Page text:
May 21, 2021

New Hemp Bill in MI and Updates in CO, NY, and TX

Michigan: A substitute for Michigan HB 4517 was recently introduced and recommended in the state House. The substitute is designed to clarify protections for consumable hemp products, while also regulating products with intoxicating levels of total THC as part of Michigan’s marijuana program. Under the bill, total THC includes THC-A, delta-8, delta-9, delta-10 and a structural, optical, or geometric isomer of a THC. The Roundtable is actively working to ensure HB 4517 becomes law. Michigan Hemp Supporters are encouraged to use our State Action Center to urge state legislators to support the HB 4517 substitute.

Colorado: In Colorado, the Department of Revenue recently issued an industry-wide bulletin that prohibits a marijuana products manufacturer from converting a hemp product, such as CBD isolate, into delta-9, delta-8, delta-10 or other THC isomers. The bulletin is expected to be available soon on the Department of Revenue’s website.

New York: Just this week, New York published comprehensive regulations that govern processing, manufacturing, and selling cannabinoid hemp products. The final regulations follow draft regulations that were proposed in fall 2020. Among noteworthy rules, cannabinoid hemp products may not contain synthetic THCs or THCs created through isomerization, including delta-8 and delta-10 THC. And cannabinoid hemp processors are prohibited from using synthetic THCs and delta-8 and delta-10 THC created through isomerization.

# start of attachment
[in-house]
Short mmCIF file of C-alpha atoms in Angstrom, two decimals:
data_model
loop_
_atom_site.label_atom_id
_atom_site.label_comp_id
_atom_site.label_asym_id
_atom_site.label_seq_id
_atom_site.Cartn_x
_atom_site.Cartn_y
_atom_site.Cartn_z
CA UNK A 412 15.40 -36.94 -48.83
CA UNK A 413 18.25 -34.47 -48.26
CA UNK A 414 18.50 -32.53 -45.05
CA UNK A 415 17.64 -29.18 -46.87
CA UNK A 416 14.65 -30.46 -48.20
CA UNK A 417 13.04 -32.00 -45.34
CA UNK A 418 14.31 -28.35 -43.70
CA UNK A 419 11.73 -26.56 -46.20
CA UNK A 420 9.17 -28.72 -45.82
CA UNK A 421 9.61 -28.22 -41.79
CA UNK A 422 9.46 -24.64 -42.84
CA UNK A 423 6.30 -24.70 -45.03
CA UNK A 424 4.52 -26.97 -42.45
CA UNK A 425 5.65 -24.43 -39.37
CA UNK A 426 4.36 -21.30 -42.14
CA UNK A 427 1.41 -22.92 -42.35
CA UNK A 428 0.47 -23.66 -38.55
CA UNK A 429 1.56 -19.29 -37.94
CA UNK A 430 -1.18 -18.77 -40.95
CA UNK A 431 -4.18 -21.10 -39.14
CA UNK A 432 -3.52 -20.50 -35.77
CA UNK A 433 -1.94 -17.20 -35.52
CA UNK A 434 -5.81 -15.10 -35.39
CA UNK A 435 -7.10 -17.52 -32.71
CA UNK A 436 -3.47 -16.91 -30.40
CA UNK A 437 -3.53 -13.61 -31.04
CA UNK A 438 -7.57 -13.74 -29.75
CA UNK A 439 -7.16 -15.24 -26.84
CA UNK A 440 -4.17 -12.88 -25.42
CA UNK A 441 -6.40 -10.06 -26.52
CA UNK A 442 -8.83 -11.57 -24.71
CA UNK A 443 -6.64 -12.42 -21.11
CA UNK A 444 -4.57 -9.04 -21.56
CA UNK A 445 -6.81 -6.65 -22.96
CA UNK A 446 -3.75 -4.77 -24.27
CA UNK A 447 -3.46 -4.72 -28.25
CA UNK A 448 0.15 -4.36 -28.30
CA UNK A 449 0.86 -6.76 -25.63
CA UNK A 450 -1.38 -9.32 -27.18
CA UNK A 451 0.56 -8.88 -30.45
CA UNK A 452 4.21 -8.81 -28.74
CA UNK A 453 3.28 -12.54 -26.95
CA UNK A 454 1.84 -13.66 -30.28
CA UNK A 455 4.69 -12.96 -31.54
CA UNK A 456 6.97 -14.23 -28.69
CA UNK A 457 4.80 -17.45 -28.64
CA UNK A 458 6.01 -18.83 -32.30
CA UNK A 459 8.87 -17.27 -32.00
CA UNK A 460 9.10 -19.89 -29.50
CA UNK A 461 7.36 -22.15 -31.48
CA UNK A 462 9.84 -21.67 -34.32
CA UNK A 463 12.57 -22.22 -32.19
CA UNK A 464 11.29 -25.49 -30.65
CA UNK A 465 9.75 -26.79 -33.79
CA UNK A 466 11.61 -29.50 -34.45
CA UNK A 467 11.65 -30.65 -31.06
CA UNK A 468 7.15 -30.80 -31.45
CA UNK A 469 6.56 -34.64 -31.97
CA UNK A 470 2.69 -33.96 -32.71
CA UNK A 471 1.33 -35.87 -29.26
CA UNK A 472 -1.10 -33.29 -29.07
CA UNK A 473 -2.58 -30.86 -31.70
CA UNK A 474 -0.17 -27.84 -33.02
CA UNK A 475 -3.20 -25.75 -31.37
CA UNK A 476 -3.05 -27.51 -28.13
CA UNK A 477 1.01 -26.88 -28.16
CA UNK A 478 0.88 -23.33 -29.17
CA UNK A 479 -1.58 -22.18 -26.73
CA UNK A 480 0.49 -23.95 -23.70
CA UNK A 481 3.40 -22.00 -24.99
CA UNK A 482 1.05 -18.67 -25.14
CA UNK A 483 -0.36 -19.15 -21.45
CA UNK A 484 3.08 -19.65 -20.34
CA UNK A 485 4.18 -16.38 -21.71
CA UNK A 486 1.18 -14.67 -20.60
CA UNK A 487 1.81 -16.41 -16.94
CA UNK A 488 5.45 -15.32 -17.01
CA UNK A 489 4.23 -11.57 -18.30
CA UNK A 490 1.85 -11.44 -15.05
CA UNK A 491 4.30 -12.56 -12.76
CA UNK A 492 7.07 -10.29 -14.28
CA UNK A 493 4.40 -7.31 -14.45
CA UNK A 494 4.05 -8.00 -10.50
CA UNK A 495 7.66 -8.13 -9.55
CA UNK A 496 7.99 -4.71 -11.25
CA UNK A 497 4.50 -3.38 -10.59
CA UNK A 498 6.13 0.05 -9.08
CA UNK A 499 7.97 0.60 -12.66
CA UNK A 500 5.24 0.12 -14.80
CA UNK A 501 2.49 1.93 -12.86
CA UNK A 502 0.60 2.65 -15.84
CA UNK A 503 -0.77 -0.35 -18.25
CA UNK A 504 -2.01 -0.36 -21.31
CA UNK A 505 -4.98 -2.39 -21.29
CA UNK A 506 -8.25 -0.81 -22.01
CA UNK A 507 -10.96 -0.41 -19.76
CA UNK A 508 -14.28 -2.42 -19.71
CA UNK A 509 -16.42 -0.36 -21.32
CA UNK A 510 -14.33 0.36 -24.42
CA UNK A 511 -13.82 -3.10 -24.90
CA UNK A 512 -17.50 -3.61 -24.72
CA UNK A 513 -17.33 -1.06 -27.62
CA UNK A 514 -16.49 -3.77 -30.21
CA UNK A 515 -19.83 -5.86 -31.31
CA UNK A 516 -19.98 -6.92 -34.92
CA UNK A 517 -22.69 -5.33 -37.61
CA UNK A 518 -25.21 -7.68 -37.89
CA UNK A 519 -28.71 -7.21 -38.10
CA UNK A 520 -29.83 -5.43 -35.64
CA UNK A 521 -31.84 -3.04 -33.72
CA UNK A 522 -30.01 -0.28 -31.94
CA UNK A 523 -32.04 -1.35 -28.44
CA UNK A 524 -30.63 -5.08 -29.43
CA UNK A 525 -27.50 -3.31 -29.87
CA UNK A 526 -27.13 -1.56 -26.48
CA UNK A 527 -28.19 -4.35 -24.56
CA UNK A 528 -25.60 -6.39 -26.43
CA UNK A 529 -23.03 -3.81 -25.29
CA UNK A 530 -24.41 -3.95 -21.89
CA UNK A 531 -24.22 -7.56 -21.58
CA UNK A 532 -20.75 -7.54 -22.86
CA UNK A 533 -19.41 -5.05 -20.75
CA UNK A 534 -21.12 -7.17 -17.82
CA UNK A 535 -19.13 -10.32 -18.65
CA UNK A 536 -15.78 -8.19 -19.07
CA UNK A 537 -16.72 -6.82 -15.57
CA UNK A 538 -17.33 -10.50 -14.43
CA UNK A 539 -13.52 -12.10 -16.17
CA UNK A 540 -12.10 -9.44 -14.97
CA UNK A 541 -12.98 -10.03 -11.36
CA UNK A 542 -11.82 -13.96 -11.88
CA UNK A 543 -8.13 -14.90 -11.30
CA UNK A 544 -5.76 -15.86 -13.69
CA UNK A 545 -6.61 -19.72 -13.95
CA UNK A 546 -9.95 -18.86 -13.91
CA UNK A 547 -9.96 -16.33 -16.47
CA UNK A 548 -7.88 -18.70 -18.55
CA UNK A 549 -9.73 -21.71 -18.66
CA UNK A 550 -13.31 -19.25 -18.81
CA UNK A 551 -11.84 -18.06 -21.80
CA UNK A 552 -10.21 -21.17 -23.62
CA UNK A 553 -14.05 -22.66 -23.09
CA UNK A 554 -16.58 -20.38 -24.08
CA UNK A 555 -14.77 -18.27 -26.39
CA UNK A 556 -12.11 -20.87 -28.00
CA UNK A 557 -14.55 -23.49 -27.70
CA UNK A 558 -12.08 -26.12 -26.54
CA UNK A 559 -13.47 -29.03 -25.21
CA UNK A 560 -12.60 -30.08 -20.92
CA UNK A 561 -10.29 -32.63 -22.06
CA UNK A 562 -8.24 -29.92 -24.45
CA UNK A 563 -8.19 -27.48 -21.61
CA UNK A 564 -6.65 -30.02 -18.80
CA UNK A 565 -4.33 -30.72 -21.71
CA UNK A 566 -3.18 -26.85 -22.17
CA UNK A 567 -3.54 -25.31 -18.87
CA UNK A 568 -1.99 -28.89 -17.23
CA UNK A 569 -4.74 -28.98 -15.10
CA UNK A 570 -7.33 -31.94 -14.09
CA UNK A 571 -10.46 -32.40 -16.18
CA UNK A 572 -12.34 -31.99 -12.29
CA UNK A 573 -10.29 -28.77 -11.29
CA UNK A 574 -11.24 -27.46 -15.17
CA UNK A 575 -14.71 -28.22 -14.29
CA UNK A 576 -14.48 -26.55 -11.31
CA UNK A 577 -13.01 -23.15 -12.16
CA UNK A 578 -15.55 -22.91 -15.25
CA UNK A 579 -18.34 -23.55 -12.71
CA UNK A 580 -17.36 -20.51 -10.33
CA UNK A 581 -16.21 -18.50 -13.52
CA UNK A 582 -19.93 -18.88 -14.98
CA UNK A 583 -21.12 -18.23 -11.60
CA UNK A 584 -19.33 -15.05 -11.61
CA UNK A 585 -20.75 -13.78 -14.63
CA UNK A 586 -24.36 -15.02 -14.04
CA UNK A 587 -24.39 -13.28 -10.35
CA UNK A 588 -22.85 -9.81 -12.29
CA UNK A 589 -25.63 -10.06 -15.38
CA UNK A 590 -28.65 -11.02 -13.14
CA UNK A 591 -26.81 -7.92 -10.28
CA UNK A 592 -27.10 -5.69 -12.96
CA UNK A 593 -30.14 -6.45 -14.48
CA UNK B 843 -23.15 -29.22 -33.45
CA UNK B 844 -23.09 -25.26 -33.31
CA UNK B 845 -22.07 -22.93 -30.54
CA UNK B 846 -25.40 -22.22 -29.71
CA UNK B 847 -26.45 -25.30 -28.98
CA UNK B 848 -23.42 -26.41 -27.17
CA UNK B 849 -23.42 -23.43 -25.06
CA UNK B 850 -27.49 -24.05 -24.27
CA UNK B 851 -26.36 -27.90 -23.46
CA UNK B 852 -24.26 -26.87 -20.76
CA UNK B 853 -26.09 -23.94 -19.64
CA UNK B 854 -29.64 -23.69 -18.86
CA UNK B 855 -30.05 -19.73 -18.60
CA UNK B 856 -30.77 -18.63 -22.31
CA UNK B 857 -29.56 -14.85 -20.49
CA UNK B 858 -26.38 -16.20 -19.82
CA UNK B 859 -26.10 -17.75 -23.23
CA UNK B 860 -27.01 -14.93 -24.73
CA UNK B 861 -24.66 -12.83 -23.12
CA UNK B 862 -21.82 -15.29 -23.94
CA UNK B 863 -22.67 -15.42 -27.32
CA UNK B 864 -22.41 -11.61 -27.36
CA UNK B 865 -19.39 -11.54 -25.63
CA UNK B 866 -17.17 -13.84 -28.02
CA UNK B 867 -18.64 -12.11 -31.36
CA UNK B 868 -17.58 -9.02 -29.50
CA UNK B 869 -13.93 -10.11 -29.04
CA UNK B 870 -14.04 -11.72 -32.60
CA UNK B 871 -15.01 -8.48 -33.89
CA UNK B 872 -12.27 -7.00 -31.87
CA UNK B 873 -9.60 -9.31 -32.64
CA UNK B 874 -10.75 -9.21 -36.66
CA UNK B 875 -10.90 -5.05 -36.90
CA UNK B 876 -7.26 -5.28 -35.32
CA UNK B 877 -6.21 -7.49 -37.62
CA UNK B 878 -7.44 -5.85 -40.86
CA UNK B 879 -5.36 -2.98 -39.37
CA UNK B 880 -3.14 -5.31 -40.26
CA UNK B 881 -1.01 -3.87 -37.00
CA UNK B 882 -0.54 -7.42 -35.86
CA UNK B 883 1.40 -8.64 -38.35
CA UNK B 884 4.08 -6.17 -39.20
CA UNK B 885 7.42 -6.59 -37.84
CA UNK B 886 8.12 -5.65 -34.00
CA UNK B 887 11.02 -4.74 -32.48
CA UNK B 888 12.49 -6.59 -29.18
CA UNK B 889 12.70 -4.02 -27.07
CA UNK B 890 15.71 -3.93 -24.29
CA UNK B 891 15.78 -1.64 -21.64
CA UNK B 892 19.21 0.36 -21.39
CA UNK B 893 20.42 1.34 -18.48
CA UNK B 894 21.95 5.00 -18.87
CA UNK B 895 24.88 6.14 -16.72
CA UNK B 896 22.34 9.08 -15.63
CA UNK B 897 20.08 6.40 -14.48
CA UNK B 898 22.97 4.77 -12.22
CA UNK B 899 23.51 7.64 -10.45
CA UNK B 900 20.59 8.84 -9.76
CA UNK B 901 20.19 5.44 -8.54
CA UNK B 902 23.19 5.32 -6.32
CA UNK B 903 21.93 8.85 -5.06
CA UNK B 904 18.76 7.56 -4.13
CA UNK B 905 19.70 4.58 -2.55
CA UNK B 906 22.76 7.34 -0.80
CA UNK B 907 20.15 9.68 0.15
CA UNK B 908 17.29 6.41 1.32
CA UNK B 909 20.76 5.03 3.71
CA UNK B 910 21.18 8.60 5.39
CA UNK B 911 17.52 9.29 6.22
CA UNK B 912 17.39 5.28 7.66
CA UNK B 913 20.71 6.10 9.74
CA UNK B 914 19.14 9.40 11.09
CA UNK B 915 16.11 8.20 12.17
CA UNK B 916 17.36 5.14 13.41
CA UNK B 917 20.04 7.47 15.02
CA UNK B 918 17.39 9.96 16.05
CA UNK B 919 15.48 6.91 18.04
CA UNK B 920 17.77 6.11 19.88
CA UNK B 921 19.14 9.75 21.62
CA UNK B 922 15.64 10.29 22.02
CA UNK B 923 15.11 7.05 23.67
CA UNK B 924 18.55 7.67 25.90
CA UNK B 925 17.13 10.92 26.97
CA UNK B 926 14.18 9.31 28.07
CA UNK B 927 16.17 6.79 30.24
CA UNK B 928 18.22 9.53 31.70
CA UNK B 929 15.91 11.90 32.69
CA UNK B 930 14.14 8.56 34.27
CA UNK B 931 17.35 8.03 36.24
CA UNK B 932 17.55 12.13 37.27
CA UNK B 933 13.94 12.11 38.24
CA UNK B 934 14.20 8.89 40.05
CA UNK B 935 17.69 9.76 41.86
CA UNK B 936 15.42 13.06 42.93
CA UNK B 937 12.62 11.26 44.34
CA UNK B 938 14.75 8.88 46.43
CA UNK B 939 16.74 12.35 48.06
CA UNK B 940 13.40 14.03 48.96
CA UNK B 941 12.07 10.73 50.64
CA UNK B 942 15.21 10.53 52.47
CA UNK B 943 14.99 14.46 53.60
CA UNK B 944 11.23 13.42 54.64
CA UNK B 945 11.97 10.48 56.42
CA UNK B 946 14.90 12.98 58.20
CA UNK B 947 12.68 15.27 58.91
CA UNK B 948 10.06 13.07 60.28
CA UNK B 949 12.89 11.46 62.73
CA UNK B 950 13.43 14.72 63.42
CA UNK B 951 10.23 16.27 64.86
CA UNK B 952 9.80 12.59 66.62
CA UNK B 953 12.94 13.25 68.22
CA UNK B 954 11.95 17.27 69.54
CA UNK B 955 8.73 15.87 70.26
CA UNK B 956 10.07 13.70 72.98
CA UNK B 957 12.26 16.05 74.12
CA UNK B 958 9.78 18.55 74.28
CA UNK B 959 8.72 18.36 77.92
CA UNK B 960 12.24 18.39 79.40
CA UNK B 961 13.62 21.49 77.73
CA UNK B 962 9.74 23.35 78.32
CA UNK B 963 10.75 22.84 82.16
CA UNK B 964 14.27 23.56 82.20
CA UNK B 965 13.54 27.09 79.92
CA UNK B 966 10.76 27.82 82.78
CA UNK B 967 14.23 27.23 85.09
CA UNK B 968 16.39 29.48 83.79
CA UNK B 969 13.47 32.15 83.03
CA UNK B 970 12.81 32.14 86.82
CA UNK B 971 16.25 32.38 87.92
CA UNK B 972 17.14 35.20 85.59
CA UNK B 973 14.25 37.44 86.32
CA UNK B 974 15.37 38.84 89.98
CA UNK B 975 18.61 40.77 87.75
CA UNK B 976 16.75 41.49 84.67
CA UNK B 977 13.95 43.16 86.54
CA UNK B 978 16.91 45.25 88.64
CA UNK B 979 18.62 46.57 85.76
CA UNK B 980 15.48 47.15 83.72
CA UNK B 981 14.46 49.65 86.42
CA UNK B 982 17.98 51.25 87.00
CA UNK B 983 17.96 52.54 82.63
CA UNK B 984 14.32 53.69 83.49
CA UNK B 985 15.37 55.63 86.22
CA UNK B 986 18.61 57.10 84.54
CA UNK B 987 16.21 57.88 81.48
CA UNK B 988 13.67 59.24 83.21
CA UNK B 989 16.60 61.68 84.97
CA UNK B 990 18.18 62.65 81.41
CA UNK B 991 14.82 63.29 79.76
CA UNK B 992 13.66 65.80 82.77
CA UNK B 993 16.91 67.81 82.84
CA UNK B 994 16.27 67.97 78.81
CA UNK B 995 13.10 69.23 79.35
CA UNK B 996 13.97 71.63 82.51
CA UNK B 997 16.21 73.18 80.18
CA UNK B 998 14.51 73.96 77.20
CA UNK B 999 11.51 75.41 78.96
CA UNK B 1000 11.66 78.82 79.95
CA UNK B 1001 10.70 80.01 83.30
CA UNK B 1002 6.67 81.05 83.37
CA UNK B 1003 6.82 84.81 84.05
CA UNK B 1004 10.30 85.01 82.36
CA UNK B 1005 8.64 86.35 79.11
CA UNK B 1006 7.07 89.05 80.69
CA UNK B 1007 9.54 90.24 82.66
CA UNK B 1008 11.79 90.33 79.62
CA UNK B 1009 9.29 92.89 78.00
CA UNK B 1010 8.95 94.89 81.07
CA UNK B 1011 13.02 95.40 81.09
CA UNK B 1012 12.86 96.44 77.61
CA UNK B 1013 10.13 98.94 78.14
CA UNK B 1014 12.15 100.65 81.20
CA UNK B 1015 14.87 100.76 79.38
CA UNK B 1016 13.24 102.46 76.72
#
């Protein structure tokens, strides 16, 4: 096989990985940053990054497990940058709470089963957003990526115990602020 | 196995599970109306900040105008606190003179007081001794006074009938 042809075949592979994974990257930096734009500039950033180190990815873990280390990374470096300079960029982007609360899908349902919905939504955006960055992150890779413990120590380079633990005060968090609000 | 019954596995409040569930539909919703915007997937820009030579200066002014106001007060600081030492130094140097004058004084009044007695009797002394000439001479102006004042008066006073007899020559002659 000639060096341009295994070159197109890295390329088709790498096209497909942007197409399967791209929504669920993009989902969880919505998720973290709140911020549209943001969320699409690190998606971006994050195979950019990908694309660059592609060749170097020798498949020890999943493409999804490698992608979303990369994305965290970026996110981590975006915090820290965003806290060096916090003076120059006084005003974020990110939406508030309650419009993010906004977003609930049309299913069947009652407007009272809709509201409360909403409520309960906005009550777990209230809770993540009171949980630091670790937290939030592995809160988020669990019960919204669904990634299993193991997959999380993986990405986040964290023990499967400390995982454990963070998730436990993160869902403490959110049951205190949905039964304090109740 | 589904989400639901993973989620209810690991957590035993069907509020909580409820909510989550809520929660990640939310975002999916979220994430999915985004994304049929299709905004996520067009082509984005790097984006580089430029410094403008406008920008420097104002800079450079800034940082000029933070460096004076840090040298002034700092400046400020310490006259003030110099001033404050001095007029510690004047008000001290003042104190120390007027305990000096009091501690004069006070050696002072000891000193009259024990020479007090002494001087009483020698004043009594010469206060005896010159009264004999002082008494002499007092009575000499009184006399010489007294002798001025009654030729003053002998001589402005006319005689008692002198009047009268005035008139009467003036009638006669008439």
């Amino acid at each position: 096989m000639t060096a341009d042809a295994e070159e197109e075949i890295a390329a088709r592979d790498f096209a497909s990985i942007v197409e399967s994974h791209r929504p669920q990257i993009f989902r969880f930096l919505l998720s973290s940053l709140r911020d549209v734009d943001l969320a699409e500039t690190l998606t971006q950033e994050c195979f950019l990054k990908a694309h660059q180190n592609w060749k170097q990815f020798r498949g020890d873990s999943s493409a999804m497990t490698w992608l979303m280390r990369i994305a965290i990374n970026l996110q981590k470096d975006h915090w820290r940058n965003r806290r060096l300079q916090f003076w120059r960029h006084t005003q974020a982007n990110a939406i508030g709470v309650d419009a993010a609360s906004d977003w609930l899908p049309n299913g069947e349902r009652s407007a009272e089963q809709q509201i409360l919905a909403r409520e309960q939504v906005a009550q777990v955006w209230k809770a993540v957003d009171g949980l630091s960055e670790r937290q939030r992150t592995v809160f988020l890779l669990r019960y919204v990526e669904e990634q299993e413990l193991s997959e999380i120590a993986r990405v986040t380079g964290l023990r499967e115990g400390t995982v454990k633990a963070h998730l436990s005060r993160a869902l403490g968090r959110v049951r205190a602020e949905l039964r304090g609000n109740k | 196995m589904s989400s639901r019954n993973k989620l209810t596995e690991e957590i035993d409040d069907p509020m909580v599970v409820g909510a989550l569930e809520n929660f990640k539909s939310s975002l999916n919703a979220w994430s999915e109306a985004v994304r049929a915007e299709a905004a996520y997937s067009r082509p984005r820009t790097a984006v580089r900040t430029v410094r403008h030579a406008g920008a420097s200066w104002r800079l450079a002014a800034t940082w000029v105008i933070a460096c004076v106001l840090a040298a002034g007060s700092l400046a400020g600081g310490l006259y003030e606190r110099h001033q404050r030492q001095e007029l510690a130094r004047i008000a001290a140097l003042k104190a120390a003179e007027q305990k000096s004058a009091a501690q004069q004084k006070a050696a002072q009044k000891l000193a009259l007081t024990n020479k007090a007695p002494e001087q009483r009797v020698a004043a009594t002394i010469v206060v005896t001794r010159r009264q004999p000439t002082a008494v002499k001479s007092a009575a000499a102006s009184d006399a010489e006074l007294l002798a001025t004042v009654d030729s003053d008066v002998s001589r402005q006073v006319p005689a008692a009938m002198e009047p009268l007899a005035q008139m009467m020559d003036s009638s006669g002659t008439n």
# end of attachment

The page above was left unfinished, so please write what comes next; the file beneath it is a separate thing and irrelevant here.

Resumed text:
Texas: Finally, in Texas, we previously highlightedHB 3948 and SB 1778 as vehicles for lifting Texas’s ban on manufacturing smokable hemp products. With the help of our partners in the Texas Hemp Coalition, we successfully lobbied for an amendment to HB 3948. That bill now allows manufacturing smokables if the products are sold out of state.

But SB 1778 needs an amendment of its own. The bill is intended to prohibit consumable hemp products that contain intoxicating levels of total THC or synthetic THCs. The problem is that total THC is defined to include all isomers of THC, such as CBD. We are working with legislative staff and have sent the bill’s author a letter urging an amendment that cracks down on intoxicating THCs, but not does implicate non-intoxicating products like CBD. As highlighted above, this is the same approach that Michigan, and other states like California and New York, are taking.